Features of the Course for Sports Management
First the body, then the mind
Many of Fukuzawa Yukichi's messages continue to be applicable to contemporary society. One of them is his maxim to "first develop the body, then the mind." This expresses Fukuzawa's basic philosophy of child development and his concern with physical health.
It is axiomatic that appropriate levels of exercise contribute to the maintenance and promotion of health. Nonetheless, today's convenient society and busy lives prevent many people from getting enough exercise. Sports build health bodies and establish healthy habits that enable active, healthy lives. In today's society, the maxim to build "first the body, then the mind" applies to people of all ages, not just children.
Concept of sports
People in modern society have a wide range of involvement in and with sports. Obviously, the roles and functions of sports will be different in different contexts.
Sports that are "done"--activities that move the body--can be broadly placed in four categories:
- Physical activity: Activities that contract and expand the skeletal muscles, and increase resting energy consumption
- Leisure-time activity: Physical activities enjoyed during free time
- Exercise: Planned, systematic, repeated activities to maintain and promote physical health
- Sports: Competitive (involving wins and losses) activities based on rules formulated by international controlling organizations
The Course for Sports Management covers a broad range of sports, including leisure-time activities and physical activities as well as traditional sports and exercise.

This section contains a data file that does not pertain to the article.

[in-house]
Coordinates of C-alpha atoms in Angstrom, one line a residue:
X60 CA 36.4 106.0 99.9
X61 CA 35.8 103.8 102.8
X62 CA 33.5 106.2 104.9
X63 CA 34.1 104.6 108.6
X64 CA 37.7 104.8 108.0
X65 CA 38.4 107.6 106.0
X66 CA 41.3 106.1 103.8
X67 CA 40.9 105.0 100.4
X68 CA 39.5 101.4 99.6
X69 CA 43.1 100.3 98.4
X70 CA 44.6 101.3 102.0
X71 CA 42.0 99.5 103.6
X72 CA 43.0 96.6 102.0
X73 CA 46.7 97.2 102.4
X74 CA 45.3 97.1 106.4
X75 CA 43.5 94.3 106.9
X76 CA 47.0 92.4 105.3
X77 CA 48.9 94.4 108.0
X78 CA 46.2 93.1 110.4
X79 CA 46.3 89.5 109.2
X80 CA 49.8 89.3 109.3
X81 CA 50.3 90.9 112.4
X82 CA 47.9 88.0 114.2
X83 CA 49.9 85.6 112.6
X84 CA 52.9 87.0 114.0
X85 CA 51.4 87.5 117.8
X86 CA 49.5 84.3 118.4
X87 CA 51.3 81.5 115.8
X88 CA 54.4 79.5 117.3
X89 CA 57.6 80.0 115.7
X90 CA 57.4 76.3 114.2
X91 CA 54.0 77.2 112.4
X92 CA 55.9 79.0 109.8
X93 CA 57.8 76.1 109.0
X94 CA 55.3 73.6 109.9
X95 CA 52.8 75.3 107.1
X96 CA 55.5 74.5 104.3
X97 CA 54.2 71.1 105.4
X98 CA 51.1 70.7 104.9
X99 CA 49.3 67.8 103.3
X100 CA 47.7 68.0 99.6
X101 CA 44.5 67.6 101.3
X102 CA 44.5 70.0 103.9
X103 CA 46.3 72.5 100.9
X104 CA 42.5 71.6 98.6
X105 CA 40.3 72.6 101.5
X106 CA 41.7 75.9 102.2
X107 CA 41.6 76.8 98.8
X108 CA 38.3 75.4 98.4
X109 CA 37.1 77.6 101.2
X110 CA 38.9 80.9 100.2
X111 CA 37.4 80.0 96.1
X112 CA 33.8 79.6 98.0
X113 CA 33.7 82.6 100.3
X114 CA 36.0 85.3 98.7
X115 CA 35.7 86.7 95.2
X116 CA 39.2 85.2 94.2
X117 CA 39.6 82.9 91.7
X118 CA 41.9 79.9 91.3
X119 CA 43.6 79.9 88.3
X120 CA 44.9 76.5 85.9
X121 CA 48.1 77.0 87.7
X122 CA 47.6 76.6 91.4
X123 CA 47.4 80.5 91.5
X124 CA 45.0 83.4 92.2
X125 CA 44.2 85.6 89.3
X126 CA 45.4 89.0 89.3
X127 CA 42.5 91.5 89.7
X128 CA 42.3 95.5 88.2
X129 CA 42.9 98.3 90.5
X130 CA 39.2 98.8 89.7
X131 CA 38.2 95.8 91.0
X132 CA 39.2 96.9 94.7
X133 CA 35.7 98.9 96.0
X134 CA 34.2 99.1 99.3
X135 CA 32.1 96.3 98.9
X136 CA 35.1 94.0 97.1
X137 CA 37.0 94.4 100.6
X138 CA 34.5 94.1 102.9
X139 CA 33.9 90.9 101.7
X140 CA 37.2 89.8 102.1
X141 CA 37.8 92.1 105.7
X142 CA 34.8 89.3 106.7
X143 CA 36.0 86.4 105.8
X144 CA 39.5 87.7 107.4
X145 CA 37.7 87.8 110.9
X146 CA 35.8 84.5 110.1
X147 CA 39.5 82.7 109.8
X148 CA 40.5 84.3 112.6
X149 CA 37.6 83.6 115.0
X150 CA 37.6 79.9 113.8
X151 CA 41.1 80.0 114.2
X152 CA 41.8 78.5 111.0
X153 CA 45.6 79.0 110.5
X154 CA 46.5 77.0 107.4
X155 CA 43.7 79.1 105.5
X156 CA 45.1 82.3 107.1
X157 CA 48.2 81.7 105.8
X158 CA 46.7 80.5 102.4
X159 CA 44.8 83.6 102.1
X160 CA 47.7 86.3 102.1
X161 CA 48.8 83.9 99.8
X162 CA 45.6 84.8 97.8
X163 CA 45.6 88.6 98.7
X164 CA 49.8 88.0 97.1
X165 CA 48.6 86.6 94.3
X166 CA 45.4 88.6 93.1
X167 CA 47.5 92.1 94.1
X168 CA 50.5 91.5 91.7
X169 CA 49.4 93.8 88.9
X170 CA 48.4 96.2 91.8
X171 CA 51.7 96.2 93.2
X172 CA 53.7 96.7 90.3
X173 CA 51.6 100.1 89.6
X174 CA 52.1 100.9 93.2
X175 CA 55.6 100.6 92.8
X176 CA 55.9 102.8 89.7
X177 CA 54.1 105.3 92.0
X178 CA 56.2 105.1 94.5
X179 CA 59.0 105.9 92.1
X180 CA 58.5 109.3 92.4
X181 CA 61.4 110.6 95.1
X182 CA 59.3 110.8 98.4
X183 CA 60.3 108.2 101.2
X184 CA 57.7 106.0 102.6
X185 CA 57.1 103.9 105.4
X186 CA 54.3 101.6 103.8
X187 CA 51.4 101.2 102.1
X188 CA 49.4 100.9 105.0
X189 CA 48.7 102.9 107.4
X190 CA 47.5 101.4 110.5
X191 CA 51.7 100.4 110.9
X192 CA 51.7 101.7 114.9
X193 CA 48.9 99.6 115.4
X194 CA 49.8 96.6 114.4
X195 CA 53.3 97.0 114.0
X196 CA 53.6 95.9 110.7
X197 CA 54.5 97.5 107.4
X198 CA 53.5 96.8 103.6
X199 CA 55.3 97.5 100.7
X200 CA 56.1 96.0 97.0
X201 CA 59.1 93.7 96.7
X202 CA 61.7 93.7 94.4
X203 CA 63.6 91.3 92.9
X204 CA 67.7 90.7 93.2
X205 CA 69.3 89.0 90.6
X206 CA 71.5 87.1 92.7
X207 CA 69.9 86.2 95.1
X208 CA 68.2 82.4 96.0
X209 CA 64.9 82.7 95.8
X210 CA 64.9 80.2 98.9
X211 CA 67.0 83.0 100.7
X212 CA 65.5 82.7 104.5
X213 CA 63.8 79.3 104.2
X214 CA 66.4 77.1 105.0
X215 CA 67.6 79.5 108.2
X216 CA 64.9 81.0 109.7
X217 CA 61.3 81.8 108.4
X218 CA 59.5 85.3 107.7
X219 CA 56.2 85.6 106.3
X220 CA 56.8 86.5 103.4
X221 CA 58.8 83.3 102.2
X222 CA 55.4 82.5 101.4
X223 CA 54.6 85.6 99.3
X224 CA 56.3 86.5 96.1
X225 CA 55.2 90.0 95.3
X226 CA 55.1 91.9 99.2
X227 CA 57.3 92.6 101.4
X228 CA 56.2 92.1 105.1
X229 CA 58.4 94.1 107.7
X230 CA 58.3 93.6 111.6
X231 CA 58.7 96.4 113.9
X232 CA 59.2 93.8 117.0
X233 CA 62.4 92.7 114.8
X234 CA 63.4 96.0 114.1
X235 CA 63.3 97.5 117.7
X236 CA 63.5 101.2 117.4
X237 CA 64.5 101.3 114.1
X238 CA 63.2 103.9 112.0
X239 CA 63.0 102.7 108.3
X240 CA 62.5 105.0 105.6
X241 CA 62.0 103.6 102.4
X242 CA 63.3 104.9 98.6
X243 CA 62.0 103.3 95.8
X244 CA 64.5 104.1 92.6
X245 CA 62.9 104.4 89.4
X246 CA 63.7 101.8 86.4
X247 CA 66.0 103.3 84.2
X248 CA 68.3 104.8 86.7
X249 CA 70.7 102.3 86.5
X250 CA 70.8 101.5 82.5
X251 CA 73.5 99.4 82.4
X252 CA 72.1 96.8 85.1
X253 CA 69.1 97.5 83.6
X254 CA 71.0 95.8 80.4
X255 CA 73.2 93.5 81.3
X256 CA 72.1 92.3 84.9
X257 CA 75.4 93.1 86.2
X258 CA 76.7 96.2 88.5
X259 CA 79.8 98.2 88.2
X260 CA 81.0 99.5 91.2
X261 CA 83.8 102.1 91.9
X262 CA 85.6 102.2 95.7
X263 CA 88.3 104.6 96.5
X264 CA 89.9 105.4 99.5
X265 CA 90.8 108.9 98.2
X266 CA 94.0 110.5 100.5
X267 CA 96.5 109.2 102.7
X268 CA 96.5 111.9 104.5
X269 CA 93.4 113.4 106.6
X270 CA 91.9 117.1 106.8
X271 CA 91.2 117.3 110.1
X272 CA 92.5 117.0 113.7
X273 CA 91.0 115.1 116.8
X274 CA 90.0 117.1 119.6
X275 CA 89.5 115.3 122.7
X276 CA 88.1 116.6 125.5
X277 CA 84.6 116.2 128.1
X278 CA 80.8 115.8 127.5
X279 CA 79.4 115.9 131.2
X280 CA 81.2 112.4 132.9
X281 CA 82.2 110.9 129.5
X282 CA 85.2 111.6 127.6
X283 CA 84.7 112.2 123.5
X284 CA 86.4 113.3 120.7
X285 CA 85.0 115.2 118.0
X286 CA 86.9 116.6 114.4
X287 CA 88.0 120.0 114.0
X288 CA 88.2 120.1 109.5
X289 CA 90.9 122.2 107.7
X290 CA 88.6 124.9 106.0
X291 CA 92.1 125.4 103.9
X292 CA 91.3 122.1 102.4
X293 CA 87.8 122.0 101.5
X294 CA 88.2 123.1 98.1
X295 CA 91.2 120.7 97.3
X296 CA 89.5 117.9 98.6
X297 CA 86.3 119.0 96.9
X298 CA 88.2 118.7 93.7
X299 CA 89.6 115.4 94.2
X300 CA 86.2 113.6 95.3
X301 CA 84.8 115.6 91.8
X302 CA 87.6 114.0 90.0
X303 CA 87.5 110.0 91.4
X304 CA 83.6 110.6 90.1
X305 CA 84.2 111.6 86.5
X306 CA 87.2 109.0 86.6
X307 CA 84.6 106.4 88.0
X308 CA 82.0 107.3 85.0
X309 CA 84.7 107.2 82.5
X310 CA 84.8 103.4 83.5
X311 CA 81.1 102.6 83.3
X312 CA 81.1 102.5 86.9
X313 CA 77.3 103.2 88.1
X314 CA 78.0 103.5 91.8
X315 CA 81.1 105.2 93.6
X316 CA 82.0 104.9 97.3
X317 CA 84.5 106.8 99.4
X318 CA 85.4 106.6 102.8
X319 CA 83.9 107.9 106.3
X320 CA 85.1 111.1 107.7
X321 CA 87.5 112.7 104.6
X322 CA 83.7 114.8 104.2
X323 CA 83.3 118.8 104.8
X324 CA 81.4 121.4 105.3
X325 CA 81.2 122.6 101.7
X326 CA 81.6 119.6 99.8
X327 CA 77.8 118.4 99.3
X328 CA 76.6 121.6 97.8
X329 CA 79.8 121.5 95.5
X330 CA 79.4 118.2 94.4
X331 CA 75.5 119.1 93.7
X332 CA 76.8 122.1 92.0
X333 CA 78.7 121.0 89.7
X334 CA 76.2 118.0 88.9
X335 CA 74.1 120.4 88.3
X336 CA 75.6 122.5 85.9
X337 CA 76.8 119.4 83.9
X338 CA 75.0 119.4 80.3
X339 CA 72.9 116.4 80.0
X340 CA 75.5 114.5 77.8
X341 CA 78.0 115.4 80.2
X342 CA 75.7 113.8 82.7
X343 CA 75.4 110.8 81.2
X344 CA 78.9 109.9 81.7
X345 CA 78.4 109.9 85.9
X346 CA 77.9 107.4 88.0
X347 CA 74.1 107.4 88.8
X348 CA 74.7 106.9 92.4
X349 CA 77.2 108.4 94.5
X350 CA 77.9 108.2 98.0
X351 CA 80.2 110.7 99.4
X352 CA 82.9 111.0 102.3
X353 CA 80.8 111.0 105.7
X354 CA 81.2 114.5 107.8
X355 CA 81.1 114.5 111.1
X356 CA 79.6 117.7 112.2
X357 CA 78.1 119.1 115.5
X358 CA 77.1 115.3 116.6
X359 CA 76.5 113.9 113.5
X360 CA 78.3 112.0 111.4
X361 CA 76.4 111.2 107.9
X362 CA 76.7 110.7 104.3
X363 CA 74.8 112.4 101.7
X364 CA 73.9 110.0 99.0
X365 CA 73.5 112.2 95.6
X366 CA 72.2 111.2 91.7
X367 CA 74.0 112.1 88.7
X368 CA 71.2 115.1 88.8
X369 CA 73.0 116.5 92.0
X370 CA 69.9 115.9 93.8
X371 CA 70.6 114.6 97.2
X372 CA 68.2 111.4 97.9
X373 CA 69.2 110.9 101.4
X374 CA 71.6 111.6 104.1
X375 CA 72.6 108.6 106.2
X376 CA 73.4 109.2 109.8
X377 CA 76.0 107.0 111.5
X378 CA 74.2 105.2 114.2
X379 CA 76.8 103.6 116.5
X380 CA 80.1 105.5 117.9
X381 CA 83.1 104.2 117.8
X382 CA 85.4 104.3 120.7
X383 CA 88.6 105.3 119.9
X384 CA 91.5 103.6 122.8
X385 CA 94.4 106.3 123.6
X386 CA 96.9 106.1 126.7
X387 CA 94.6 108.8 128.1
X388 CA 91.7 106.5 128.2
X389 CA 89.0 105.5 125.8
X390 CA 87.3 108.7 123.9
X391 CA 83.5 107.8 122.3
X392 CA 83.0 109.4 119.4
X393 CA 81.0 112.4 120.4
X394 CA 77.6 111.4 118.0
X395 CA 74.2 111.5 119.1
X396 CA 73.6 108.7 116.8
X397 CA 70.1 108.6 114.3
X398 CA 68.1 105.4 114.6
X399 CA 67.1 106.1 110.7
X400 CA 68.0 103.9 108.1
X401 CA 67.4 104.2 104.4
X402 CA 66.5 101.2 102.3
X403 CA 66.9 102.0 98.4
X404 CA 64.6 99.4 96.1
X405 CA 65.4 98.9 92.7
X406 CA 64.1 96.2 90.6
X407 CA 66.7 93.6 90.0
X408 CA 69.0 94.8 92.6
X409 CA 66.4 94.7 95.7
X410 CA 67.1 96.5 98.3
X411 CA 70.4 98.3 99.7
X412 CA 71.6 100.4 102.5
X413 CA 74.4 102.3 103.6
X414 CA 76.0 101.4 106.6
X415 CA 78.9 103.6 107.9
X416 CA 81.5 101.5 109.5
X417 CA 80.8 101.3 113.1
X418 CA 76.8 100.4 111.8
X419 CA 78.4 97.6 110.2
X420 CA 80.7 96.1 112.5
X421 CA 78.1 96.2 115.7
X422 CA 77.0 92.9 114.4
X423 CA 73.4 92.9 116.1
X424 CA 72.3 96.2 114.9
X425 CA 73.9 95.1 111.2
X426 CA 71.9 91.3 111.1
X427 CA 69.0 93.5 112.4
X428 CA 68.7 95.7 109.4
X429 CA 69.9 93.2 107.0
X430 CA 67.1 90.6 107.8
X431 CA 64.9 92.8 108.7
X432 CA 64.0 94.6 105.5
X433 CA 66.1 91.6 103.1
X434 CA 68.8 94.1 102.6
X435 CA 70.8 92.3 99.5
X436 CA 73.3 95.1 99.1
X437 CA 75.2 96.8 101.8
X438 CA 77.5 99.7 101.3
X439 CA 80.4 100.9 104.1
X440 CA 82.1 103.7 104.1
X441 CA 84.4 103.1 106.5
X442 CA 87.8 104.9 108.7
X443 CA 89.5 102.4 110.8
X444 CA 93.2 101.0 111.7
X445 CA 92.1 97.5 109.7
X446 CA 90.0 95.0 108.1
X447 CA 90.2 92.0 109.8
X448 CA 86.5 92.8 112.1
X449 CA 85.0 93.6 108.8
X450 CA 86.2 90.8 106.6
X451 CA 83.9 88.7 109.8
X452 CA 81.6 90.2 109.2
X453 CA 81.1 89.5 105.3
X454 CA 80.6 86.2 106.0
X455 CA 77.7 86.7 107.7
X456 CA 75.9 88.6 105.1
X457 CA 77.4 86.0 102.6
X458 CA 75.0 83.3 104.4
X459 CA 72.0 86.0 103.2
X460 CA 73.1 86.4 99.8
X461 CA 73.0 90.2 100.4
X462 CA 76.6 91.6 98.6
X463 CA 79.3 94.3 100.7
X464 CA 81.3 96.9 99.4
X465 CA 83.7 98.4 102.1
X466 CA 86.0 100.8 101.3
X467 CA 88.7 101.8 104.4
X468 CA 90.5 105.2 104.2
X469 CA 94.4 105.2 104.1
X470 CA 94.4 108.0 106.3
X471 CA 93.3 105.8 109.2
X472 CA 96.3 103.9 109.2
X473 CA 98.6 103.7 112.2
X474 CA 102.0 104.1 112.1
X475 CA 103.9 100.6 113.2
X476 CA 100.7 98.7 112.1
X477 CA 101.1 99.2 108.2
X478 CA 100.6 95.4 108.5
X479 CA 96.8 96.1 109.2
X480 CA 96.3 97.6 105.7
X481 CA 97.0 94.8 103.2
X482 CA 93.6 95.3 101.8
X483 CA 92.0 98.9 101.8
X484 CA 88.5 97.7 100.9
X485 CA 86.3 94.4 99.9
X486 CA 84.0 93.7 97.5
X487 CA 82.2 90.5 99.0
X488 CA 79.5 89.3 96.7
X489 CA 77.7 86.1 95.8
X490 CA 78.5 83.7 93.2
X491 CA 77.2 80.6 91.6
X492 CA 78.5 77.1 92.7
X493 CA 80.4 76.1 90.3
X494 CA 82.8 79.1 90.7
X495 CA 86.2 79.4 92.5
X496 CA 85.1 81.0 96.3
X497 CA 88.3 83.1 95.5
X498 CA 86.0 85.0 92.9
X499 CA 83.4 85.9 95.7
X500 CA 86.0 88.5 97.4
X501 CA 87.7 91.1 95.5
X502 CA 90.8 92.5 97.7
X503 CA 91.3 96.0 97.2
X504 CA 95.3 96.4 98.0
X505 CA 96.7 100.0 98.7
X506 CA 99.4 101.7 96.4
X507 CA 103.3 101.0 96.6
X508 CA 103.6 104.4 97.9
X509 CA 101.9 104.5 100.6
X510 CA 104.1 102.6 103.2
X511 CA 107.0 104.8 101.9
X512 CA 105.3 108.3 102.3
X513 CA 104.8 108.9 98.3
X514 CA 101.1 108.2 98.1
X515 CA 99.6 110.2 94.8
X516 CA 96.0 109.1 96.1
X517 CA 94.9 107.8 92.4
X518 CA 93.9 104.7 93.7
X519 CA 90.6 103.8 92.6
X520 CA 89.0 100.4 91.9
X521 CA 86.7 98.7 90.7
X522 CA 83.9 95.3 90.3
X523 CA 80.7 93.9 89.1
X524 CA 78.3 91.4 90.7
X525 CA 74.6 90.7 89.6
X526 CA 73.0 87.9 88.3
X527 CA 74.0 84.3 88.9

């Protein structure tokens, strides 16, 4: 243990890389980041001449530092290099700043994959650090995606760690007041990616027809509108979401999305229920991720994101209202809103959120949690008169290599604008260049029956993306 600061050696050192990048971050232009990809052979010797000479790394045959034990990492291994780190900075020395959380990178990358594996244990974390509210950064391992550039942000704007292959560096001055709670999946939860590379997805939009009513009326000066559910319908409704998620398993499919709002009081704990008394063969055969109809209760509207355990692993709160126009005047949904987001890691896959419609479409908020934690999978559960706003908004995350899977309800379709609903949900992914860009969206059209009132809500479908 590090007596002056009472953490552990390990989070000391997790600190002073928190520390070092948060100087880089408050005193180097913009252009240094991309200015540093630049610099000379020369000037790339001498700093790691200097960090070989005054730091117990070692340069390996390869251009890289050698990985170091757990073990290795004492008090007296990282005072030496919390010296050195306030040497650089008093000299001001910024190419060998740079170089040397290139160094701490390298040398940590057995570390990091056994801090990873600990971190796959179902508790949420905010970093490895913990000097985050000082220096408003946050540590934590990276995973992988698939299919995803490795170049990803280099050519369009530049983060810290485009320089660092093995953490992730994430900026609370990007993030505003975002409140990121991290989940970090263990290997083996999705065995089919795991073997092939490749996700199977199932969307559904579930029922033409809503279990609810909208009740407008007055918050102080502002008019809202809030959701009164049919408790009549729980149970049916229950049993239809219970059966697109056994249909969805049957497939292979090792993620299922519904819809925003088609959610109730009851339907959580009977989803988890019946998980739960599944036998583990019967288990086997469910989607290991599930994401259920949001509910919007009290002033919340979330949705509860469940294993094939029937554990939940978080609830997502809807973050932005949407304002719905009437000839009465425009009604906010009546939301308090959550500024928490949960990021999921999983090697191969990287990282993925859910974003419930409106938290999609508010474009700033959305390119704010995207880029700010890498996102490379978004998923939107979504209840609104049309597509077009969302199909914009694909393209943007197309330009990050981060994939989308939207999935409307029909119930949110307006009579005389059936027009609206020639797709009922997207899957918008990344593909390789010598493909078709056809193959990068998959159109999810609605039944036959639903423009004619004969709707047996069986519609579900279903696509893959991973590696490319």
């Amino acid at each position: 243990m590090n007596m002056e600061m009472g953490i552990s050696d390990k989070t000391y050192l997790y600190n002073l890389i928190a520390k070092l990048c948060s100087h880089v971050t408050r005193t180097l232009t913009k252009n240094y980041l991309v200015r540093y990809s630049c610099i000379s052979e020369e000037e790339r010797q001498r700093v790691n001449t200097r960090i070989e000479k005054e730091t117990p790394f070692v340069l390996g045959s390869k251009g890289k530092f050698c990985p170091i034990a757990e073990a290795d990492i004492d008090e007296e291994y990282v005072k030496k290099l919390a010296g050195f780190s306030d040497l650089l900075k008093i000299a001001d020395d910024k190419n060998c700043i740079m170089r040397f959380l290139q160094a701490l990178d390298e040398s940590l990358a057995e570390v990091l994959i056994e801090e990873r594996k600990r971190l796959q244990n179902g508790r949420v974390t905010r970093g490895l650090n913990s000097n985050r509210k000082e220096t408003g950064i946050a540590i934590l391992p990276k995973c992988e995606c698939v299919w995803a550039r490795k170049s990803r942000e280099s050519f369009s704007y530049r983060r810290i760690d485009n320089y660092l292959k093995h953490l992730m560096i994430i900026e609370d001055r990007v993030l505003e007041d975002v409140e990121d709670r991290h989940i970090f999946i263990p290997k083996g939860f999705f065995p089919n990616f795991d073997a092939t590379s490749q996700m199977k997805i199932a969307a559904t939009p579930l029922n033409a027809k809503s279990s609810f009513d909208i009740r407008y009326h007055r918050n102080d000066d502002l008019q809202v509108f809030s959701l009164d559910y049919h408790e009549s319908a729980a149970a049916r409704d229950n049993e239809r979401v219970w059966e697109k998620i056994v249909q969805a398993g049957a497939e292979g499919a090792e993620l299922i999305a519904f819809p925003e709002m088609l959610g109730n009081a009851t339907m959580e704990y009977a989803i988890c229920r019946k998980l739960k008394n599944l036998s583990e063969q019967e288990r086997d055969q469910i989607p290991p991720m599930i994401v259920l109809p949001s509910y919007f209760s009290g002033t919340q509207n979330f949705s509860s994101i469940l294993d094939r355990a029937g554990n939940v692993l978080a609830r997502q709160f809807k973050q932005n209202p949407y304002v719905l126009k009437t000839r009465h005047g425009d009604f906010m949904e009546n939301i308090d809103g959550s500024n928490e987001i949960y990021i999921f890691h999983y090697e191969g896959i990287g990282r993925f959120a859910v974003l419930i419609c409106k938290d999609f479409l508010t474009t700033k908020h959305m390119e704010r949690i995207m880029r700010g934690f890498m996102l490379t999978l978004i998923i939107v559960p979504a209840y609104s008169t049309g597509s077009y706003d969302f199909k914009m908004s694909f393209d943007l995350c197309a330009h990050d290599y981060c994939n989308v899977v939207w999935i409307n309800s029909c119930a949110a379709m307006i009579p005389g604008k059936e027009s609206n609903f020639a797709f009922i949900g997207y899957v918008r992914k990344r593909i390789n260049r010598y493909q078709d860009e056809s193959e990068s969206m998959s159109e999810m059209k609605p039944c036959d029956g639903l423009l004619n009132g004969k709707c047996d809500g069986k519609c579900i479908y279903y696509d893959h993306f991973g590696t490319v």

What about spectator sports? As societies grow more affluent, consumers grow more demanding. Spectator sports merely as entertainment no longer satisfy the needs of people in today's affluent society. Spectator sports can be conceived of as experience products that address and satisfy known and latent demand in today's increasingly complex society.
This is one example of how the Course for Sports Management examines the many different values of sports and attempts to identify what sports are and how they function in different life stages and lifestyles.
Who are our students?
The Course for Sports Management endeavors to train:
- People who are able to use sports to contribute to healthy societies
- People who are able to develop sports culture and the sports industry
That does not mean that there are two clear-cut and disparate directions, but that the course endeavors to train people who are capable of both.